Anyone facing the possibility of a separation and divorce that involves significant assets should confer at an early stage with a Maryland Divorce Attorney. Such a conference should include an evaluation of all property disposition issues. The potential for disappearing or undisclosed assets are just a couple of issues that should be explored at an early phase of separating from a spouse.
In sitting down with a Family Law attorney, you need to understand the context in which property issues will arise. At the time of separation and divorce, a couple's financial affairs become subject to careful scrutiny. Title to property may have been set up in a way that would lead to a disproportionate benefit to one of the parties. In order to avoid an unjust result, Maryland's Marital Property Law empowers the judge at the time of divorce to balance the equities between the spouses. In a three step process, the court identifies marital property, values it and then makes a monetary award. The last step is a subjective decision that the judge makes based on the eleven factors set forth in section 8-205 of the family law article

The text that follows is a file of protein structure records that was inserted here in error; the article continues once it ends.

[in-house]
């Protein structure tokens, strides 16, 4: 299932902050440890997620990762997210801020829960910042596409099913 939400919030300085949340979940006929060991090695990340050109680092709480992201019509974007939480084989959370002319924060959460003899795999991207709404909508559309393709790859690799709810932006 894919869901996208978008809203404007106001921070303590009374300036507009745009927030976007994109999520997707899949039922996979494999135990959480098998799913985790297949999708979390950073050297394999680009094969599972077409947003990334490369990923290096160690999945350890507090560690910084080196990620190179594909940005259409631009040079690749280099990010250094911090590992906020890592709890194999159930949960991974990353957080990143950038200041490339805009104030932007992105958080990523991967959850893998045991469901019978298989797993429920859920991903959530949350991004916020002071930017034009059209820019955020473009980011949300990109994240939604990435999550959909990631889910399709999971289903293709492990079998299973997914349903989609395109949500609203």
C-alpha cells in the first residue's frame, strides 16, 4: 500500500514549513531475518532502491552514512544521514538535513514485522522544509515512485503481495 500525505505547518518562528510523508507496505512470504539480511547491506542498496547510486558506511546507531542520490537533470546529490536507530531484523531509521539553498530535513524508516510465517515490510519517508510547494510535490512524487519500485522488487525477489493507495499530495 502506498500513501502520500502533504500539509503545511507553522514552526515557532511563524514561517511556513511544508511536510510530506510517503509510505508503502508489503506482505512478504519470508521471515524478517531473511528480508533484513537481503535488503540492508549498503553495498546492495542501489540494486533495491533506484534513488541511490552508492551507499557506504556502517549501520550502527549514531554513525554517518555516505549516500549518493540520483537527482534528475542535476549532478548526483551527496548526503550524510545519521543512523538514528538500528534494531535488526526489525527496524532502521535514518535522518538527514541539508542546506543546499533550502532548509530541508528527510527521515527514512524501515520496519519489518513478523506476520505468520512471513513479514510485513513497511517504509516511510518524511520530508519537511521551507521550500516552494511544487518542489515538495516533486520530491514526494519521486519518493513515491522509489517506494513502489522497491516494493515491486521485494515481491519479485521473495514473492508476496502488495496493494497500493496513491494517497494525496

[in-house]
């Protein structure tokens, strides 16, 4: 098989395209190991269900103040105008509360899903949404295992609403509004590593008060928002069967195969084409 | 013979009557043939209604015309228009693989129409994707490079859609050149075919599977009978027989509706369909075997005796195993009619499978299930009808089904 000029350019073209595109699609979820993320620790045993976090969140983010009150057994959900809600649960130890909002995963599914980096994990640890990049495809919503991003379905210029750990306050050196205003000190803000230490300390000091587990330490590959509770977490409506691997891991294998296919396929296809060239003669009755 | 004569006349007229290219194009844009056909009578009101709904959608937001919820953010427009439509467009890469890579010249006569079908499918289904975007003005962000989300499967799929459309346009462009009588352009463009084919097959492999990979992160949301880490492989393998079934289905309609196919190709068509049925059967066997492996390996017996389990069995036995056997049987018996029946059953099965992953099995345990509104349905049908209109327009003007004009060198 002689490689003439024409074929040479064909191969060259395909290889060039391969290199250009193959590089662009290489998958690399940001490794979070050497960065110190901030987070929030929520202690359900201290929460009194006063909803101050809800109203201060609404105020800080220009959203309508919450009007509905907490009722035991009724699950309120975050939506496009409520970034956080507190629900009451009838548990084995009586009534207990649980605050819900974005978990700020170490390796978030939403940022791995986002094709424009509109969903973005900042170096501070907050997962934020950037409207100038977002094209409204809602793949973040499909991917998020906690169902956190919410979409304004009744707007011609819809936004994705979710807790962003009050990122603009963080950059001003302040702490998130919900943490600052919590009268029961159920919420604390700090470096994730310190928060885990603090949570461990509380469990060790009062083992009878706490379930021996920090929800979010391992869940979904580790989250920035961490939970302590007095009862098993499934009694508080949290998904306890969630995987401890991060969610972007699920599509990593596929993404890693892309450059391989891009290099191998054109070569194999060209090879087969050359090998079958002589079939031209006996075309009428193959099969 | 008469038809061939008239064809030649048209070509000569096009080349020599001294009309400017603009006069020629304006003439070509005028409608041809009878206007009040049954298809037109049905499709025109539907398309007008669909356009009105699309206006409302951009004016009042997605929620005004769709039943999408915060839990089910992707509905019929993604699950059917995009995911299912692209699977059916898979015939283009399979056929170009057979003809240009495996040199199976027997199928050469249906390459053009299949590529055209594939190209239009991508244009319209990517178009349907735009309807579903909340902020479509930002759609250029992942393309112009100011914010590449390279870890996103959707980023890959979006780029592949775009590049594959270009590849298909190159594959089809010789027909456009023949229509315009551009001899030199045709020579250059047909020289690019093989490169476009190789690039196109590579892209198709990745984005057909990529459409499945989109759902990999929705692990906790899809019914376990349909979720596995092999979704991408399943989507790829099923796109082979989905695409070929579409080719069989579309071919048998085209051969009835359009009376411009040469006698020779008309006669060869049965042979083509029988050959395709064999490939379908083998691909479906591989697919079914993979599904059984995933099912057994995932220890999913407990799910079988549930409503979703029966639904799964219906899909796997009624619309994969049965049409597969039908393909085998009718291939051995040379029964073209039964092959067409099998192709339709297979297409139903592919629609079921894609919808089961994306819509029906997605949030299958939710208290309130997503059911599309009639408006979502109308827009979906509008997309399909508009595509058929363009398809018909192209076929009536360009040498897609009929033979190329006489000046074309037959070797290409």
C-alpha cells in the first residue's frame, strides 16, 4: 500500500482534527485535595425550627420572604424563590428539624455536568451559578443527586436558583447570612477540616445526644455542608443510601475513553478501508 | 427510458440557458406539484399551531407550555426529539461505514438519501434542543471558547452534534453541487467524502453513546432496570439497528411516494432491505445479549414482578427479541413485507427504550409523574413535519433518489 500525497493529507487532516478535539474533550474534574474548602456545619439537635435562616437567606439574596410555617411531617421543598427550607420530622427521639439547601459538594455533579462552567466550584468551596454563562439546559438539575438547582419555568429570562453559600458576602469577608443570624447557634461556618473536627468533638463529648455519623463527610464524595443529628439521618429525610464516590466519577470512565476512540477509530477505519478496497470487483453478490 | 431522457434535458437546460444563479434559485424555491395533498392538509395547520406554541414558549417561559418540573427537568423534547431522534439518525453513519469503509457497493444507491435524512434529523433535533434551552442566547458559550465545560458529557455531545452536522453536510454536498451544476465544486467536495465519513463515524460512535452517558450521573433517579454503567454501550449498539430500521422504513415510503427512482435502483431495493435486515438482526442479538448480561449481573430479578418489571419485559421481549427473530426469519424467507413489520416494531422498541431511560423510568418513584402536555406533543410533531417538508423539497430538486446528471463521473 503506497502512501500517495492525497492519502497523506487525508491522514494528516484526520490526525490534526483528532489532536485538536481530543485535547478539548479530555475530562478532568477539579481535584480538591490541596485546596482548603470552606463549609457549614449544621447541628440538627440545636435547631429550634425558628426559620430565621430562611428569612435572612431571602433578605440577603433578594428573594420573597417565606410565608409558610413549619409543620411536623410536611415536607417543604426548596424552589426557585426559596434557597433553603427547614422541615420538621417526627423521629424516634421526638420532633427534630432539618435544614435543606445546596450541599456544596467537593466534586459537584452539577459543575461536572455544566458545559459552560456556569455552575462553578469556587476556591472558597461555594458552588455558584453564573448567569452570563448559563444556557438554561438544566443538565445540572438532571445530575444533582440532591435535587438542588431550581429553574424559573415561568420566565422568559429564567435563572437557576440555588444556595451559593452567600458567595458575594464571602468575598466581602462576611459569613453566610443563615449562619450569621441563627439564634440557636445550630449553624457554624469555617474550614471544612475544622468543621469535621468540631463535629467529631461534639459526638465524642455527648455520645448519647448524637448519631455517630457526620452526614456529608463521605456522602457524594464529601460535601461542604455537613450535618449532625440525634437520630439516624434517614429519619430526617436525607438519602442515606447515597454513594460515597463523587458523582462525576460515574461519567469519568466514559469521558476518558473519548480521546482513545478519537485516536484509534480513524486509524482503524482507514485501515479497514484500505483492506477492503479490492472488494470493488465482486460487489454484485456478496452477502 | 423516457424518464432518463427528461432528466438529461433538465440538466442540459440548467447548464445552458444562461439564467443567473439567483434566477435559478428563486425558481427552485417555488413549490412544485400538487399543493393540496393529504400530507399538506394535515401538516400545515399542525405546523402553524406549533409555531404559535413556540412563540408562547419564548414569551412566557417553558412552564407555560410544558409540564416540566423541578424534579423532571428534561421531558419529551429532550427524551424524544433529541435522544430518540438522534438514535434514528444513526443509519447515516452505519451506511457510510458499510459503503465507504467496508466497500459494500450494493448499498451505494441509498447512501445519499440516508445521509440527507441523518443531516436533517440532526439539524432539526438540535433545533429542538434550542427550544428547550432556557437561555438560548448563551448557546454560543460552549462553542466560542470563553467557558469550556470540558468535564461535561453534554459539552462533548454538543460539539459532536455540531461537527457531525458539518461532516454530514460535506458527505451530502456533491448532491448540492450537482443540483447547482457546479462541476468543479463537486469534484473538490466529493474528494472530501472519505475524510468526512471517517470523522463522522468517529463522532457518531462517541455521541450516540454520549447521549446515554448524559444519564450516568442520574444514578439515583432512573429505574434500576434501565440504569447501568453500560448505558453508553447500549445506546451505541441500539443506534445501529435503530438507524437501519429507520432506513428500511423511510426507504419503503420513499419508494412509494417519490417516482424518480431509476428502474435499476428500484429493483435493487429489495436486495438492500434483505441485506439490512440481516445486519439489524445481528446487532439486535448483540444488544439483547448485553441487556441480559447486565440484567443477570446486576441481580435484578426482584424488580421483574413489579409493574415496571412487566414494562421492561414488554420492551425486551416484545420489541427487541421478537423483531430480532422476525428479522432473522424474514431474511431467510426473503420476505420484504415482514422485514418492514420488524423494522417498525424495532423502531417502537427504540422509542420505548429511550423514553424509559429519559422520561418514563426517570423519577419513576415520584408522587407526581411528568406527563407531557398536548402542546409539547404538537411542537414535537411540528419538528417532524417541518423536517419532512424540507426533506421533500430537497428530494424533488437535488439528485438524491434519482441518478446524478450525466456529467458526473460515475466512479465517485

Sometimes, a divorcing spouse attempts to obstruct this process. One form of obstruction is for marital property to "disappear". Such action can be considered a fraud on the marital rights of the other spouse. There must be evidence that the property was expended for the principle purpose of keeping the judge from considering its existence in making a monetary award. On the other hand the spouse who is charged with dissipation of property has the opportunity to prove that it was used for appropriate purposes, for example mortgage payments and other legitimate expenses.
Maryland's laws relating to property disposition in Divorce are not intuitively obvious to the layman. As discussed in a prior blog post, it is far too easy for a party to inadvertently prejudice their position. Even in separations that are expected to be amicable, careful analysis and understanding of your rights is recommended.